Feeling pretty well put-together with your baby? Are you strutting around in your fashionable baby sling, brushing your shoulders off and wondering to yourself why other people say this parenting thing is so hard? Cue giant poopsplosion that ruins all outfits in a ten-foot radius, and makes the stroller unusable for two straight days. That message is clear: don't go getting too proud. Big old parenting reality checks come for all of us, at some point.
When You're Worried They Haven’t Eaten Enough In General
As moms, we're basically wired to worry about whether our kids are eating enough. (Hell, I'm in my thirties and my mom still worries I'm not eating enough if I lose a little weight between visits, or randomly stop posting pictures of my food on social media.) Anytime I start wondering if my little guy is getting enough to eat, I always get reassurance in the form of a giant poopy diaper.
When You Worry About The Amount Of Their Poop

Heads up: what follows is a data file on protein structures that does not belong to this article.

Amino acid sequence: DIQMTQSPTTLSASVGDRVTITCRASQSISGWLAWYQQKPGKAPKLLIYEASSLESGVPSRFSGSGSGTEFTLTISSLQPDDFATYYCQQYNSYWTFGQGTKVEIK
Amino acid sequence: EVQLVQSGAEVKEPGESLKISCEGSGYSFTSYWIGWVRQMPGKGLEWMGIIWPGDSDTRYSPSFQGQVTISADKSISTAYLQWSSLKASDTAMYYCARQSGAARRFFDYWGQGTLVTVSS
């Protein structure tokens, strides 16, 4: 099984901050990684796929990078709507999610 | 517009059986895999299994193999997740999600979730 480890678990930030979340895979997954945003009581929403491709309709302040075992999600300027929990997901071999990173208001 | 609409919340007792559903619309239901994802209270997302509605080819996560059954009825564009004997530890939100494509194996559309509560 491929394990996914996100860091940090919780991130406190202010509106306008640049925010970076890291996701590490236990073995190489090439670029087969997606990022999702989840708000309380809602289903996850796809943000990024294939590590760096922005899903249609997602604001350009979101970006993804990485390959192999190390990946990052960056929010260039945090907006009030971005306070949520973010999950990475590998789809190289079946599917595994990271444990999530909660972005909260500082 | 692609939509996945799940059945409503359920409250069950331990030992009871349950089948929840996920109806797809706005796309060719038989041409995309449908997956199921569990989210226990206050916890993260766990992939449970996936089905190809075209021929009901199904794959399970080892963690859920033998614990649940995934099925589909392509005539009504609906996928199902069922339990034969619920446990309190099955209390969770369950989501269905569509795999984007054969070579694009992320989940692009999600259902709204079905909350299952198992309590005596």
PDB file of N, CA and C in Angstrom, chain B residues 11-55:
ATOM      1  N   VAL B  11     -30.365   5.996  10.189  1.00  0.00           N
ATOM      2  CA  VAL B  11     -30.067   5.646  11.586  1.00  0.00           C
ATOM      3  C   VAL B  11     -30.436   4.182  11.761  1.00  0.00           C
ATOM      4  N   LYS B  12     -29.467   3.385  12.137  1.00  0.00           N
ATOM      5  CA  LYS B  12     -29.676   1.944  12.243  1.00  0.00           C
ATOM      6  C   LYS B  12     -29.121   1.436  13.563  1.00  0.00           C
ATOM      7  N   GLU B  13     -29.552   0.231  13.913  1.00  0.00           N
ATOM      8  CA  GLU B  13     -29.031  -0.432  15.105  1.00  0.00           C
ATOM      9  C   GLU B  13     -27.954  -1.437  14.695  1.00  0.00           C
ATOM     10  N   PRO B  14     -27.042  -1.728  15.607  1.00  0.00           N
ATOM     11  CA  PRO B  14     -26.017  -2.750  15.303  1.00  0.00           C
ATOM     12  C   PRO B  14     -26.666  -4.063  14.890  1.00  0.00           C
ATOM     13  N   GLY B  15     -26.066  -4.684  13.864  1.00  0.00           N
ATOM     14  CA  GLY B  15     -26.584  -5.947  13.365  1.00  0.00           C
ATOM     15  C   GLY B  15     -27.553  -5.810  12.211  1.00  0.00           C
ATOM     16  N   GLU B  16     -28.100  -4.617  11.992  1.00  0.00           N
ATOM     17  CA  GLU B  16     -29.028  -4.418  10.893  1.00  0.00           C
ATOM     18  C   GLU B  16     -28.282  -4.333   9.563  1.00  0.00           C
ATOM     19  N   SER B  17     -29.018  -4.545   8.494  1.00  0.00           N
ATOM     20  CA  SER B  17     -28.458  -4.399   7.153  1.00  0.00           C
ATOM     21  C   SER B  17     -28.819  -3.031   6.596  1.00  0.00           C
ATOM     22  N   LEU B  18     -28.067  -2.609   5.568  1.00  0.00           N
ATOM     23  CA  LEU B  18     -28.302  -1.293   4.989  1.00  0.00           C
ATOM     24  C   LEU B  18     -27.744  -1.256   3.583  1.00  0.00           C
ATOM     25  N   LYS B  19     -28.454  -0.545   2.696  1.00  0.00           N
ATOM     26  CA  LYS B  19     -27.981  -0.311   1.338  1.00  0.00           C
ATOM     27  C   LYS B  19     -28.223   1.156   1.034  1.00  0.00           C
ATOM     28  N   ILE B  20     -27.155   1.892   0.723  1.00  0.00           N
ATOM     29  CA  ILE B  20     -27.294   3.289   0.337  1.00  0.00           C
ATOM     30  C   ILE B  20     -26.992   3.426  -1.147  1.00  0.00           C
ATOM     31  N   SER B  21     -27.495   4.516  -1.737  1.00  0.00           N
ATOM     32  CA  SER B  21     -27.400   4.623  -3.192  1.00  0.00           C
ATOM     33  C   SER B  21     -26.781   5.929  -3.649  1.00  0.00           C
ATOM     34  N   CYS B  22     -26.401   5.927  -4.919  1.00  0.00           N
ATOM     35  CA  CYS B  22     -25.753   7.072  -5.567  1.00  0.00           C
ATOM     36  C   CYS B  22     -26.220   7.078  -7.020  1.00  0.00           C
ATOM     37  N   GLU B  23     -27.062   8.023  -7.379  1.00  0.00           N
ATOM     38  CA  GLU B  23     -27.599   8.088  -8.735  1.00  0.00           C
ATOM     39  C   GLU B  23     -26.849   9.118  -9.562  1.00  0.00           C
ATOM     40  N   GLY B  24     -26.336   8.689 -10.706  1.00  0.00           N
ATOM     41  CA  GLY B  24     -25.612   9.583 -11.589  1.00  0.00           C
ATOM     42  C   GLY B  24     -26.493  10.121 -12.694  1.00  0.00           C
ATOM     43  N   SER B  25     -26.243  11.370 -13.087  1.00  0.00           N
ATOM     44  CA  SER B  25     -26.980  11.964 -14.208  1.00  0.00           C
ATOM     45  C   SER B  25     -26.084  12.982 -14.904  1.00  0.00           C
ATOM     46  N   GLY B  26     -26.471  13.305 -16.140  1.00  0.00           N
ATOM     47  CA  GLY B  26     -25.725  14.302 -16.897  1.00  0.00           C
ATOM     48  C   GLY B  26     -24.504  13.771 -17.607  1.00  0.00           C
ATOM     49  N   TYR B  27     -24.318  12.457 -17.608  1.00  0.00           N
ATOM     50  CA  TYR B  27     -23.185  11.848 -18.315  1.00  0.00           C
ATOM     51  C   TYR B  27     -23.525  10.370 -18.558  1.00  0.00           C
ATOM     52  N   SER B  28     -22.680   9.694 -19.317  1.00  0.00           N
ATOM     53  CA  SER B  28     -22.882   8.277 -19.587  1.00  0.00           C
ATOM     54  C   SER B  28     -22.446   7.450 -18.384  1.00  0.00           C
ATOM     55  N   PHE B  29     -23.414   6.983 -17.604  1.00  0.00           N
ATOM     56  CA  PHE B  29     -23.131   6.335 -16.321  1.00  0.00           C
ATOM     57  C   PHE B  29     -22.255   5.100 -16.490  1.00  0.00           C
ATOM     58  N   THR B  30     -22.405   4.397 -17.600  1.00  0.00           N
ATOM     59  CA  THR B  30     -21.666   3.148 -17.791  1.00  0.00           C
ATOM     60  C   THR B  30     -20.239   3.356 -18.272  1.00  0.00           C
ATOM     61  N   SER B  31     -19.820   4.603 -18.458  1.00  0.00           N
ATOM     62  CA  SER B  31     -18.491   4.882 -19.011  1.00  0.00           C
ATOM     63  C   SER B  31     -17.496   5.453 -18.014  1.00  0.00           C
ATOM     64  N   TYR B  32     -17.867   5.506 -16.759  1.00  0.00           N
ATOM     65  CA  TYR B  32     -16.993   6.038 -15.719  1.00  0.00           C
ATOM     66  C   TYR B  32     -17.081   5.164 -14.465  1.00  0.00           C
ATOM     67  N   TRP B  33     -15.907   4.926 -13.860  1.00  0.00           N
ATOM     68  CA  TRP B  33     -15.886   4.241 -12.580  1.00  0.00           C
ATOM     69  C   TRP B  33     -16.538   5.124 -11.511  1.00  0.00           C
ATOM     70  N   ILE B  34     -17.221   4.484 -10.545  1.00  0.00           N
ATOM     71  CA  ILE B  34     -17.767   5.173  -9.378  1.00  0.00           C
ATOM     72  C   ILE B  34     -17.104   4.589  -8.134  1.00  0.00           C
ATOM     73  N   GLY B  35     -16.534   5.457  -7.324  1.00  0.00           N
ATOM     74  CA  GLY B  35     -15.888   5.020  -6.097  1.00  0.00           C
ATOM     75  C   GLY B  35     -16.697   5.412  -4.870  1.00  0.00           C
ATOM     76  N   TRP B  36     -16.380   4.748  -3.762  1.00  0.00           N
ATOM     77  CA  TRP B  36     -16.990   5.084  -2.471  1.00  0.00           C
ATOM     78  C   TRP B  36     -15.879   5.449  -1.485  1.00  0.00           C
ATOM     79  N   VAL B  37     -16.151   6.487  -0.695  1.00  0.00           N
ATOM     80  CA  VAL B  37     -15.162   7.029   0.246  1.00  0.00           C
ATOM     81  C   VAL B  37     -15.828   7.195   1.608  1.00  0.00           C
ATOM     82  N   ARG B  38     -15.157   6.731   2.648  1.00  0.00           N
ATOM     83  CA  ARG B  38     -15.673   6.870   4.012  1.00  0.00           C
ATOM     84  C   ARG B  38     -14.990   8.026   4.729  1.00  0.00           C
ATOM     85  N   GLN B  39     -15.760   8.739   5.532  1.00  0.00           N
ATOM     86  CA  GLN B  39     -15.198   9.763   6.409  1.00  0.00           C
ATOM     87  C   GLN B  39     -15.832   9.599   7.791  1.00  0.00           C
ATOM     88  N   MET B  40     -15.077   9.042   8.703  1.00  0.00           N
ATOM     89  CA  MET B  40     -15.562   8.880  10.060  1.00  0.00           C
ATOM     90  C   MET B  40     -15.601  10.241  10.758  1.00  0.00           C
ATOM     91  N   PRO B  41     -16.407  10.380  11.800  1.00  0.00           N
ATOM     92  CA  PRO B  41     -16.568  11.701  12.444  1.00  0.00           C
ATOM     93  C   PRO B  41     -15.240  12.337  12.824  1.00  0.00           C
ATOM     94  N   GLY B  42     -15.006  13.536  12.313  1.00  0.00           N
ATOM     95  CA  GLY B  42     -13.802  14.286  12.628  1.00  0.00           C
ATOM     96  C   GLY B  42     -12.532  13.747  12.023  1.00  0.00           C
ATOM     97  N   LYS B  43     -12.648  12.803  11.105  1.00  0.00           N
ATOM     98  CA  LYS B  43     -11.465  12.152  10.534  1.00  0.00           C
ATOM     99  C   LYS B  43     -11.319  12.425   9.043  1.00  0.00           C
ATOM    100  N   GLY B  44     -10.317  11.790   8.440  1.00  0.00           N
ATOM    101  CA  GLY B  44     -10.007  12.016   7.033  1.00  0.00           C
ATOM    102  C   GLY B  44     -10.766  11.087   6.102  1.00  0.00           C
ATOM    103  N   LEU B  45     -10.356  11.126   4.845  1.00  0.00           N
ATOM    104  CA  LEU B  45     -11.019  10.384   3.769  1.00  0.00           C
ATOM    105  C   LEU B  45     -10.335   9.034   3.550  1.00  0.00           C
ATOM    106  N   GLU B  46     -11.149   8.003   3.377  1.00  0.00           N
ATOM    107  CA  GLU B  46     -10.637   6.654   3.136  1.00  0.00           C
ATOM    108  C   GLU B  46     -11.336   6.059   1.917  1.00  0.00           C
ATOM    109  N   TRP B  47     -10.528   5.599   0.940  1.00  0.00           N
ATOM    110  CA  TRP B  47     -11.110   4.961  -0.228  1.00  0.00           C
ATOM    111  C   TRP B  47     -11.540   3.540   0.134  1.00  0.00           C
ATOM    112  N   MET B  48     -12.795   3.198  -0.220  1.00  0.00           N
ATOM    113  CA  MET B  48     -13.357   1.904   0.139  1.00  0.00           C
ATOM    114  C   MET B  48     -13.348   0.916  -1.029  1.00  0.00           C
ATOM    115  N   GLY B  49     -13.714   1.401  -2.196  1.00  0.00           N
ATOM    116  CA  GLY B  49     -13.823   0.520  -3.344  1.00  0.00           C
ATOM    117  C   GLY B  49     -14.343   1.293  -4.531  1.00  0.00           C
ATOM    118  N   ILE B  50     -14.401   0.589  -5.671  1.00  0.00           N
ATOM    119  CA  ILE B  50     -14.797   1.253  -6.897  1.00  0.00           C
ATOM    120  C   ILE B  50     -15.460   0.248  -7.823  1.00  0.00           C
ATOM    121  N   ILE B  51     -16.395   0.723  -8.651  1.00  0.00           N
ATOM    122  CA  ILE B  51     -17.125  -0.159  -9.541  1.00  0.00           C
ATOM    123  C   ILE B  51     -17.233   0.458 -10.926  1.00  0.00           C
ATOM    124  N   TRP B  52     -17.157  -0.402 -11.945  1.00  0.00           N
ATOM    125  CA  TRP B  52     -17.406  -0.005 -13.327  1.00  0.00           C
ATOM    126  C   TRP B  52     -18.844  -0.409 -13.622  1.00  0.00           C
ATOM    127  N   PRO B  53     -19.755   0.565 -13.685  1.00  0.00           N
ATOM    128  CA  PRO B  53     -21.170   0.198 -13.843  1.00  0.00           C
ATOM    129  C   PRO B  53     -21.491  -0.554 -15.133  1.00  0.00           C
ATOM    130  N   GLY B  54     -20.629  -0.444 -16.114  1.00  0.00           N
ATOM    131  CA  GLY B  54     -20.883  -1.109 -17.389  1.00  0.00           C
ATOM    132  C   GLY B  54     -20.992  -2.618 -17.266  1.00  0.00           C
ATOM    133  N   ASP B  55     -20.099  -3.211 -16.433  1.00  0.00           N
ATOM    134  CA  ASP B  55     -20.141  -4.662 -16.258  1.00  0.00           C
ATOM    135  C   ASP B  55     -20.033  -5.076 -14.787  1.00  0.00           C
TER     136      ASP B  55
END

#ProTip: try not to tempt the parenting gods by questioning the amount that your baby poops. They will almost always "reassure" you that your baby is eating and digesting well with the biggest, steamiest, crappiest diaper a baby can possibly muster. Usually in public, or right before you have to go somewhere important, when you really don't have time to change all of their clothes and clean out their car seat.
When Your Baby Is On An Iron Supplement, But You Can't Remember If It Was Given To Them
Iron often leaves a trace, in the form of super dark green or even black poos. Thanks for the confirmation, diaper gods.
When You Wonder If They're Drinking Enough Fluids
For a few days after his first birthday, my son decided he was too cool for his sippy cup or something, and basically stopped drinking water during solid meals. I wasn't sure if this was a problem or not since he was still nursing, until I started seeing diapers that looked like they were left by a deer or somebody else pooping little pellets (or larger, really firm poops). We quickly switched him to a water bottle that he'd willingly drink out of, to make sure he drank his water at meal time.
When You Suspect They're A Little Sick, Or Something They Ate Didn't Quite Agree With Them